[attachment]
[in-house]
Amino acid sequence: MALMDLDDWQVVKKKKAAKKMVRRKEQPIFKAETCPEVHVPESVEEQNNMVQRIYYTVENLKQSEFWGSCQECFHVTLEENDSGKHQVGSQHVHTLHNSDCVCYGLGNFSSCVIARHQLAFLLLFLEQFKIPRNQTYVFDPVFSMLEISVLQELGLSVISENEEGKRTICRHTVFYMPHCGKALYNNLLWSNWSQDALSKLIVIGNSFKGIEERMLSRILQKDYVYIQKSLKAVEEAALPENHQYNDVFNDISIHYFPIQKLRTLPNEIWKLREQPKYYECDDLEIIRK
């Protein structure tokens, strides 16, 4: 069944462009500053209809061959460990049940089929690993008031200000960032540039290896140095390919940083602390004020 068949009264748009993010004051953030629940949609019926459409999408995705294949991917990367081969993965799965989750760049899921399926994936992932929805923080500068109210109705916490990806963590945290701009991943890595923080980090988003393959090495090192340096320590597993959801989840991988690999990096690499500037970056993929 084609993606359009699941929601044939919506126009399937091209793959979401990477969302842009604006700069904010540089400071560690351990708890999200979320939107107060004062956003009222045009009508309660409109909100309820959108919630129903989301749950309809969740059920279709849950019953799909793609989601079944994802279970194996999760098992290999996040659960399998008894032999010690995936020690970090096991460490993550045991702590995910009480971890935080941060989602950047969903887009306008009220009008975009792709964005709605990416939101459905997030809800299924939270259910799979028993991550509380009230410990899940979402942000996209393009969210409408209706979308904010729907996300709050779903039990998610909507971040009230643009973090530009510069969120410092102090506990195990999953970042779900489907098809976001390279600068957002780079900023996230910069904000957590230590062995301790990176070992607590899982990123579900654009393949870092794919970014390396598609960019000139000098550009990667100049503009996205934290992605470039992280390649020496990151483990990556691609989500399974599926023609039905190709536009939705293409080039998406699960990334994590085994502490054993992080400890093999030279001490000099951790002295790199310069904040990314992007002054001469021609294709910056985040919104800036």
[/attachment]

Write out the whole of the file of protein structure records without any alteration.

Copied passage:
[in-house]
Amino acid sequence: MALMDLDDWQVVKKKKAAKKMVRRKEQPIFKAETCPEVHVPESVEEQNNMVQRIYYTVENLKQSEFWGSCQECFHVTLEENDSGKHQVGSQHVHTLHNSDCVCYGLGNFSSCVIARHQLAFLLLFLEQFKIPRNQTYVFDPVFSMLEISVLQELGLSVISENEEGKRTICRHTVFYMPHCGKALYNNLLWSNWSQDALSKLIVIGNSFKGIEERMLSRILQKDYVYIQKSLKAVEEAALPENHQYNDVFNDISIHYFPIQKLRTLPNEIWKLREQPKYYECDDLEIIRK
């Protein structure tokens, strides 16, 4: 069944462009500053209809061959460990049940089929690993008031200000960032540039290896140095390919940083602390004020 068949009264748009993010004051953030629940949609019926459409999408995705294949991917990367081969993965799965989750760049899921399926994936992932929805923080500068109210109705916490990806963590945290701009991943890595923080980090988003393959090495090192340096320590597993959801989840991988690999990096690499500037970056993929 084609993606359009699941929601044939919506126009399937091209793959979401990477969302842009604006700069904010540089400071560690351990708890999200979320939107107060004062956003009222045009009508309660409109909100309820959108919630129903989301749950309809969740059920279709849950019953799909793609989601079944994802279970194996999760098992290999996040659960399998008894032999010690995936020690970090096991460490993550045991702590995910009480971890935080941060989602950047969903887009306008009220009008975009792709964005709605990416939101459905997030809800299924939270259910799979028993991550509380009230410990899940979402942000996209393009969210409408209706979308904010729907996300709050779903039990998610909507971040009230643009973090530009510069969120410092102090506990195990999953970042779900489907098809976001390279600068957002780079900023996230910069904000957590230590062995301790990176070992607590899982990123579900654009393949870092794919970014390396598609960019000139000098550009990667100049503009996205934290992605470039992280390649020496990151483990990556691609989500399974599926023609039905190709536009939705293409080039998406699960990334994590085994502490054993992080400890093999030279001490000099951790002295790199310069904040990314992007002054001469021609294709910056985040919104800036």